The question: What if I can’t ride my horse? was asked at a clinic some time ago. There are many reasons why we might not be able to ride our horses:
a) The horse is not physically fit
b) The horse is unsafe to ride
c) The horse should be retired
d) The horse is not yet ready to be ridden.
Years ago I was doing some work at a dressage barn and a woman wanted me to look at her 24-year-old dressage horse. He should have been retired to light riding, but she was complaining that he could not pick up a right lead and that he could no longer do half passes and flying lead changes. I was actually stunned by her insensitivity to her horse, but then I realized that her horse was basically a used car to her, not a living, breathing being with feelings, and that his growing old was a tremendous inconvenience to her. She wanted me to apply “magic” to this situation, make him well enough that he could do all these things again. If I couldn’t guarantee that this horse would be able to do these athletic maneuvers with my treatment, then she didn’t want to hire me to work on him. Needless to say, I declined that challenge. I would say this horse fell under the category of a) and c). He may be physically fit for gentle riding that did not require gymnastic moves.
It crossed my mind how some people take it personally when the horse no longer can meet their needs. As though the horse purposely set out to fail them. This inability to meet an owner’s expectations weighs heavily on a horse, as it would on a child who had been written off because he did not live up to his high achiever parents’ expectations.
Before we jump to condemn this person, just think, this person lives inside almost every one of us unless we are clones of Mother Teresa. It’s an easy trap to fall into for competitive people – people who bought a horse to achieve a particular purpose, whether it be dressage, endurance, jumping, showing or eventing. They probably would not be the type of backyard owners who want to take their horse out for a simple trail ride or just keep a horse in the backyard because they love him, just as they love their dog and cat. Yet even backyard owners can have expectations.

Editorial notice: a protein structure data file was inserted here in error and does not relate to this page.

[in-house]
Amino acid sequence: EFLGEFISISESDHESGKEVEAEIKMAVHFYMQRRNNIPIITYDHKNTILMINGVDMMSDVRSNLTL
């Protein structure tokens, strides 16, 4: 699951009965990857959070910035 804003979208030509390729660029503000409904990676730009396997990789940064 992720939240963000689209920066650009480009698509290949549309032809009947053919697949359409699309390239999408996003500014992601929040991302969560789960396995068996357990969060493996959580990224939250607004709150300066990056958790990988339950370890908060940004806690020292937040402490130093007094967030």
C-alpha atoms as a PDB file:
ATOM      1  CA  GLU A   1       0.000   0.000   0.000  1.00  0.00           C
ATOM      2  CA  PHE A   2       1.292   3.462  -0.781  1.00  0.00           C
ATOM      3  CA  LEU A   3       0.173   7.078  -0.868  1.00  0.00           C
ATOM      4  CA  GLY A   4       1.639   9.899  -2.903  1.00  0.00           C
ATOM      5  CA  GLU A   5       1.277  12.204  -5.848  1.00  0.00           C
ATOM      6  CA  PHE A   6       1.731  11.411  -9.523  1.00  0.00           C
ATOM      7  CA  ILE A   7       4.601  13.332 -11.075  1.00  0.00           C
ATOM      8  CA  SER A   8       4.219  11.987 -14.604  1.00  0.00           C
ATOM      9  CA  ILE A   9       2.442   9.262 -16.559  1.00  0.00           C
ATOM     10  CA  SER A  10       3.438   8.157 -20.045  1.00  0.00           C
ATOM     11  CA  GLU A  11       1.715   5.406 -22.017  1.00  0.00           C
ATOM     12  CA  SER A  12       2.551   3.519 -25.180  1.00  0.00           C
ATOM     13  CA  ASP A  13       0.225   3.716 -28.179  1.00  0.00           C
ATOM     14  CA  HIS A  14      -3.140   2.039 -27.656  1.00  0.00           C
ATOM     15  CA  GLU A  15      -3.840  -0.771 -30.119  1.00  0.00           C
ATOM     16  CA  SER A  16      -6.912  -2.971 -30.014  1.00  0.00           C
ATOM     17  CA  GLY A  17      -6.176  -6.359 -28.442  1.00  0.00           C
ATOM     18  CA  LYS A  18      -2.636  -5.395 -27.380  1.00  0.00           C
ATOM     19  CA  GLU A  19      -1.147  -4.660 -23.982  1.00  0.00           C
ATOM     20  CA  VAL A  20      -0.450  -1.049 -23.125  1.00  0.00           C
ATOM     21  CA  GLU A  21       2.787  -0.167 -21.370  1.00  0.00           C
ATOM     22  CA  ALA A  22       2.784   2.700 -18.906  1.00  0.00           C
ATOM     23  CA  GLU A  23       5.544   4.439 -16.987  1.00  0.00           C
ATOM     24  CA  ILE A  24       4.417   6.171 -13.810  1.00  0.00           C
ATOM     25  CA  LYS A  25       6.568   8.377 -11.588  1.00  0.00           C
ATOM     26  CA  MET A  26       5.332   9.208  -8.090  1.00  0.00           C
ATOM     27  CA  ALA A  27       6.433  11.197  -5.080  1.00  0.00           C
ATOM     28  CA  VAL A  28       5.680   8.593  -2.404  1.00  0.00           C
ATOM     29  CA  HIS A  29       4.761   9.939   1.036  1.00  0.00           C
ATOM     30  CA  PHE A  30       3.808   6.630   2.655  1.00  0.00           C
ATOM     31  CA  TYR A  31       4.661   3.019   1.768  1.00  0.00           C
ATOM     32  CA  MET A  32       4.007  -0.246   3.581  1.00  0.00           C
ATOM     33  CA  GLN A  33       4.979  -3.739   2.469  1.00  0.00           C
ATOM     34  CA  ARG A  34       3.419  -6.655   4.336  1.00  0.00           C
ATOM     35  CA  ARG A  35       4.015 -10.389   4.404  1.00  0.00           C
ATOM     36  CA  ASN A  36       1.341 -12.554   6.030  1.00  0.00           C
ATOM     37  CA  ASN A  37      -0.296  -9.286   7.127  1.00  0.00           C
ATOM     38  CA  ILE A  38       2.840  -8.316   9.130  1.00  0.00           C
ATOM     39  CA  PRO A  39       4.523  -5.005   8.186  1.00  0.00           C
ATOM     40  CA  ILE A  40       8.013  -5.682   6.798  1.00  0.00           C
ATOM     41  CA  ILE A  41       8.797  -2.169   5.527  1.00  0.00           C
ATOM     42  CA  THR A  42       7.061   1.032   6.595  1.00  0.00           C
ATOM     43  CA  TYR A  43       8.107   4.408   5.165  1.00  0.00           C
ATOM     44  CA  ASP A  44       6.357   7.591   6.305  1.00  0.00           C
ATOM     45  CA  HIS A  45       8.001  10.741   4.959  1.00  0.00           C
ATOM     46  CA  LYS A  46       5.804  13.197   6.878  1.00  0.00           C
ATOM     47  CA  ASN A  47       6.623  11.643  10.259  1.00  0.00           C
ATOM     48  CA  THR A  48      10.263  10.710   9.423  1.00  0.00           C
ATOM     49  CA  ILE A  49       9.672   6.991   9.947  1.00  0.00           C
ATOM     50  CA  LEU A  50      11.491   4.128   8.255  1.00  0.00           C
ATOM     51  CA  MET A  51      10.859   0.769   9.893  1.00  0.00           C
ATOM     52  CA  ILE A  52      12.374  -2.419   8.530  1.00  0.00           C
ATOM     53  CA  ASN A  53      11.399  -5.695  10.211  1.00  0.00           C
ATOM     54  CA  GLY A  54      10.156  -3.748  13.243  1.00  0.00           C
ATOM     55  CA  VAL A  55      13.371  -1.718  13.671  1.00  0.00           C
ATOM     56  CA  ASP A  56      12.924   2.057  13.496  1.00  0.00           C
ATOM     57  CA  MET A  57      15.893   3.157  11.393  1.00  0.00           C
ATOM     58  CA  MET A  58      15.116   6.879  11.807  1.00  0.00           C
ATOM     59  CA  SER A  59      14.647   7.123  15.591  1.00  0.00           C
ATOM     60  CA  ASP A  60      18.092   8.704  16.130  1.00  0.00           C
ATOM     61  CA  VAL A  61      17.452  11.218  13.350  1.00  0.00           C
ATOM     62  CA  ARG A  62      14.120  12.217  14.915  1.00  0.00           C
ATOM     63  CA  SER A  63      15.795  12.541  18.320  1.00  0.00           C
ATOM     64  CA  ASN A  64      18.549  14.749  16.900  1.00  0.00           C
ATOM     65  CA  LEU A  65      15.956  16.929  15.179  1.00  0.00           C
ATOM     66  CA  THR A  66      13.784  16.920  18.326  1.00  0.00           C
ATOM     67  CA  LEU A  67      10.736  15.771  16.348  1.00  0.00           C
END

The horse (b) who is unsafe to ride, because he bucks, bolts, rears, can’t be caught or behaves in any dangerous fashion may or may not be able to be rehabilitated. Anyone taking on such a horse needs to take into consideration that this horse may not be able to be ridden, ever. Training a horse like this should not be undertaken by novices. Doing holistic liberty training will expose the holes in that horse’s training, and will show whether or not the horse will be safe to ride. If the horse is really dangerous, it may not be safe to keep him. If he shows some promise with the training, then it might be worthwhile to stick with it. This is a long term project horse. Either way, it may be best for the horse to be ridden by a more experienced rider, if he can be ridden at all.
Another type of horse that is unsafe to ride is the horse that has neurological problems, because of disease or head trauma. He might be a “wobbler,” have EPM, or otherwise be unable to stand on his feet squarely. An older horse that begins to get unsteady is another type of horse that is unsafe to ride. Usually the vet will tell the owner to stop riding the horse before he goes down with his owner. Sometimes bodywork can help stabilize the horse enough and do some rewiring so that he can get steady on his feet again.
d) is another horse that is unsafe to ride – the horse that is not ready to be ridden yet. Two-year-olds are not mentally or physically ready to be ridden, no matter what the racetrack people think. The bones, tendons and ligaments on a young horse do not become strong enough to hold a rider for any length of time until age 4. That is why there are so many racehorses breaking legs, and suffering other irreversible structural damage before the age of 3 on the racetrack. It is heartbreaking that people’s egos rule sports where horses are expected to execute athletic maneuvers they are not mentally or physically prepared for. In endurance riding, a horse has to be four to compete in a limited distance ride and five to compete in a 50 mile ride. This rule tries to ensure that the horse has the bone development to accomplish this distance without severe injury, at a reasonable pace, of course.
Some horses take even longer than others to mature. It depends so much on the breed, structure and temperament.
I enjoy working with performance horses because many horses enjoy their jobs and owners I work with over time are very attentive to their health. I also enjoy working with horses who have had compromised beginnings such as rescues, and geriatric horses with many different physical challenges. Most people hold reasonable expectations, not expecting their two-year-old pony to jump six-foot-high fences. A fit body responds very well to treatment and doesn’t need as much bodywork intervention unless they get injured, whereas older horses, whether fit or not, generally need to be on a maintenance program.